Popular Science Monthly
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��Drag-Bombing Submarines from Airplanes
��A new method of airplane attack
��CHAIN-DRIVE FROM ENGINE TO WIND, UP CABLE
��IN the airplane the elusive submarine has a deadly enemy. Flying high above the surface of the ocean, an air- plane can see a submarine which has dived to avoid surface boats. The airplane's methods of attack have ' ot been so un- erring as the gun fire from the boats. But now comes Thomas E. Li ke, the son of the distinguished inventor of the Lake-type submarine, with a new method of airplane attack which looks as though the clearing of waters infested by submarines will be accomplished with far more ease in the future than it has been in the past.
Instead of using high speed airplanes to drop time-bombs on the sub- marines, Lake has de- vised a slower speed airplane for dragging contact bombs against it. His airplane, which uses a distributed wind-lifting area, is capable of high speed when scouting for sub- marines. But when it sights one, this airplane can slow up and can carefully go through its manuevers without losing buoyancy. The present-day naval airplane cannot do that; so that this marks the first advantage in the Lake method of attack.
The next, and even more important ad- vantage of the Lake attack is the manner of bombing. The submarine has little chance of escaping it. The slow-going air- plane nears the submarine broadside on. A heavy contact bomb is quickly lowered to the proper depth in the water by a spring-controlled mechanism.
This mechanism is an entirely new device which received its inception with the de- velopment of this plan of attack. It is very sensitive, for at the slightest reduction in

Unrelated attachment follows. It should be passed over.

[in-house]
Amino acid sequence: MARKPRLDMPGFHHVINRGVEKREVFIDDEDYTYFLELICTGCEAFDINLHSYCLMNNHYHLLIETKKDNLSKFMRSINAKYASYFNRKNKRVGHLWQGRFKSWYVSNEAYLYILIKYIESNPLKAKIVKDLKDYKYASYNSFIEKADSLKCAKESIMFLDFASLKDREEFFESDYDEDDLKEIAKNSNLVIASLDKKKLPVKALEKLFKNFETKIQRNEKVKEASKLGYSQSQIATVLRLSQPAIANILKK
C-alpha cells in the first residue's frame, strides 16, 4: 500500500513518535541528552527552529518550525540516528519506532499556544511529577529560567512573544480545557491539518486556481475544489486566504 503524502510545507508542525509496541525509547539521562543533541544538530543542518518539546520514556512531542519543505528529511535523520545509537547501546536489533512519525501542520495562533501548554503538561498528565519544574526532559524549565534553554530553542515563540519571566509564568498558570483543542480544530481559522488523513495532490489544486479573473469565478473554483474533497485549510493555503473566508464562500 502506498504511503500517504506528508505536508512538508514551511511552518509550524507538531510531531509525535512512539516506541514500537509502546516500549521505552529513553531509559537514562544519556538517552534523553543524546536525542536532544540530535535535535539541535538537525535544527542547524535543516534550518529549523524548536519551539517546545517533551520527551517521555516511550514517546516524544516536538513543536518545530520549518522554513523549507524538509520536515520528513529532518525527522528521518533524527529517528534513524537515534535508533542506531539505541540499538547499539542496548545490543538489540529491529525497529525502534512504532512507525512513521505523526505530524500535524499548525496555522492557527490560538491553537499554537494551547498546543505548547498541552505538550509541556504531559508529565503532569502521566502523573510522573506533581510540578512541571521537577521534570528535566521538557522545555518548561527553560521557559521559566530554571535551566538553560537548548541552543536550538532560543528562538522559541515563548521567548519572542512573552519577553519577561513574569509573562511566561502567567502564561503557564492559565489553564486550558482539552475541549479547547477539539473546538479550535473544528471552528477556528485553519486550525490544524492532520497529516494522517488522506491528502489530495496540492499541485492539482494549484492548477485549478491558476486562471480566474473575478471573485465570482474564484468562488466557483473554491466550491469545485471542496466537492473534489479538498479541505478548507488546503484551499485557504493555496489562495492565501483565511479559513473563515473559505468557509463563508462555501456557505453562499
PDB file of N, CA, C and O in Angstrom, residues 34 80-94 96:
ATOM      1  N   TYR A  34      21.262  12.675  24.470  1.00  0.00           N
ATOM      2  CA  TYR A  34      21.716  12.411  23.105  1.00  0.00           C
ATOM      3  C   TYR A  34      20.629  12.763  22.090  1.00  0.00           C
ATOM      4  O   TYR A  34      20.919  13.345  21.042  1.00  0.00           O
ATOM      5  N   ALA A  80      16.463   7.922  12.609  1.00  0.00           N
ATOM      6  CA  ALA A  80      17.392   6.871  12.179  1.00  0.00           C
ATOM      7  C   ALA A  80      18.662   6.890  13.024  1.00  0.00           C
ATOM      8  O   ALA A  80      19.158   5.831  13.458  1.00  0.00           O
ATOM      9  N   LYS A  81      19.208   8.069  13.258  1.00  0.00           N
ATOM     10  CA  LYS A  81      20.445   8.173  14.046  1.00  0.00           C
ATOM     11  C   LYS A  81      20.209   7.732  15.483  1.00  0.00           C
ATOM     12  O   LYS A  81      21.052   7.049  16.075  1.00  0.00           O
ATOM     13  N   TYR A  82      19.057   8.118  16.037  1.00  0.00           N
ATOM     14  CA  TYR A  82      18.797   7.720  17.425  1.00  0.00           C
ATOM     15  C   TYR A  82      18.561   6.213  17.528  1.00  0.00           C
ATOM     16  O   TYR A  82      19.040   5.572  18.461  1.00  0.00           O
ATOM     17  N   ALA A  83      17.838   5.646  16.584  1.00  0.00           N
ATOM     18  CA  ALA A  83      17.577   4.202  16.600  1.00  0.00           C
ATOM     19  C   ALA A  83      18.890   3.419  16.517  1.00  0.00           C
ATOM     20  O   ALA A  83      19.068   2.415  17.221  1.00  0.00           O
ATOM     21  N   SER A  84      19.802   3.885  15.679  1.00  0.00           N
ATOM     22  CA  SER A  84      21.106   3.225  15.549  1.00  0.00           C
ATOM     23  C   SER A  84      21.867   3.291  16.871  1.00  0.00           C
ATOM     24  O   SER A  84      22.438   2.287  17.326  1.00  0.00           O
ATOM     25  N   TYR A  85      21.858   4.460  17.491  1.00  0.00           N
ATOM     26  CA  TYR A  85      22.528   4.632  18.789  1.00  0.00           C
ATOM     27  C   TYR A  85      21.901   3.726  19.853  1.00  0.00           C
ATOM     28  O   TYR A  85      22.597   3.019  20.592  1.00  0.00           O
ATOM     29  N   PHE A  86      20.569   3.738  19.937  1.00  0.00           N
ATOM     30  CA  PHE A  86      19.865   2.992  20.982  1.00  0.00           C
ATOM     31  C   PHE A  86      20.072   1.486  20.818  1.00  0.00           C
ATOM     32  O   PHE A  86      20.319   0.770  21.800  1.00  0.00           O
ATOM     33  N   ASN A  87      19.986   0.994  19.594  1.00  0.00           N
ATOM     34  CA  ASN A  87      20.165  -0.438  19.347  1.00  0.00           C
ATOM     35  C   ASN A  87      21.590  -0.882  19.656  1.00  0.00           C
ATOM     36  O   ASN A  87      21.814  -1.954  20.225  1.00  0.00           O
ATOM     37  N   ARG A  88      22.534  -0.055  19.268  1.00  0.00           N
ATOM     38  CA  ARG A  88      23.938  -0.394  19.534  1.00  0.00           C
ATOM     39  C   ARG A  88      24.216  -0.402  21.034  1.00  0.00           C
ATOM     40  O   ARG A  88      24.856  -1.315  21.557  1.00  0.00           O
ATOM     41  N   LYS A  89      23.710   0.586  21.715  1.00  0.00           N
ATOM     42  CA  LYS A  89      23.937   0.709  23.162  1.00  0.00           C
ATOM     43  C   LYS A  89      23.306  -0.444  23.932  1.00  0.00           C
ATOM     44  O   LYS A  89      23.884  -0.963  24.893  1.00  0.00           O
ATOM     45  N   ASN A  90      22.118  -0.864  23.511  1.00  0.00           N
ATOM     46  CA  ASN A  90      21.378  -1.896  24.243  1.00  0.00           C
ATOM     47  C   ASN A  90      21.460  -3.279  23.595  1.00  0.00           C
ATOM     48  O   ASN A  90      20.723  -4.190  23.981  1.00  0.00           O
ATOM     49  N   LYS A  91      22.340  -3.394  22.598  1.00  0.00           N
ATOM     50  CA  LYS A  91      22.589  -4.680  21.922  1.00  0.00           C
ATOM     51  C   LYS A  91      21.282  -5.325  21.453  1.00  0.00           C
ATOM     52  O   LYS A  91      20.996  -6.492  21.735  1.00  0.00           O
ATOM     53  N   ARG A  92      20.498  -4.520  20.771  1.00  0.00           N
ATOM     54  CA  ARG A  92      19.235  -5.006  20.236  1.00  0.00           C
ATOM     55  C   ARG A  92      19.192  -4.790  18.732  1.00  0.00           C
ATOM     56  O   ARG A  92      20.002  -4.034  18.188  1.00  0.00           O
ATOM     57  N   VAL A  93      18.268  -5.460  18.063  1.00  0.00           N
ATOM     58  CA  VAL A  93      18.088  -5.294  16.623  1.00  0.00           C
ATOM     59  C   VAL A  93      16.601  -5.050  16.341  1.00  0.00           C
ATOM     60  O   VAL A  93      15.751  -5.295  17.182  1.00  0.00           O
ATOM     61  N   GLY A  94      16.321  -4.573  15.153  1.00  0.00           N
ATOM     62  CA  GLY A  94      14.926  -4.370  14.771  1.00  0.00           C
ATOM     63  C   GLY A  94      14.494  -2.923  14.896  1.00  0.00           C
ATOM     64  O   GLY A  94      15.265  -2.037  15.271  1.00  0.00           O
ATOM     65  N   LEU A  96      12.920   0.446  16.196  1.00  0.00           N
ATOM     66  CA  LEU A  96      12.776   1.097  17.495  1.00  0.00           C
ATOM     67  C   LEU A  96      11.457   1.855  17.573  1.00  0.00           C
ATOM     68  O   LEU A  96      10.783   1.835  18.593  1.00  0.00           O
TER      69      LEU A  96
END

���the tension of the spring, the bomb re- sponds by sinking. It will continue to sink until the added upward thrust on the cable, caused by the water's pushing against the slanting wire which has just sunk beneath the sea, makes up the tension which has been lost from the spring. Therefore it is highly important to properly tighten this spring. In practice, this would be done by means of a turnbuckle which has been rigorously calibrated by factory tests. The air pilot lets the bcmb sink until it is just below what he gages the subma- rine's depth to be. The bomb thus drags along while the airplane approaches its prey nearer and nearer. Soon the airplane pass- es over the submarine. The wire dragging be- hind hits before long against the submarine hull. The bomb con- tinues on and swings toward the hull, the airplane drags it the short distance upward, and the bomb strikes the submarine. The percussion explodes the mine, and blows up the submarine without its having the least chance to endanger the airplane. Even should the bomb miss the submarine, it could be exploded from the airplane. The operator simply releases the brake for an instant, then presses down hard on the brake lever. The jerk will fire the emergency device within the bomb, and if the submarine is anywhere near it, the resulting explosion will disable the sub- marine, at the least. The ordinary method of dropping time-fused bombs on a subma- rine requires nothing short of extraordi- nary skill in aiming and timing the bomb so that its explosion will be effective. That method cannot be one-tenth as effective as this drag-bombing plan.
��Details of the spring-controlled brake which keeps the cable taut and enables the bomb to sink to the proper depth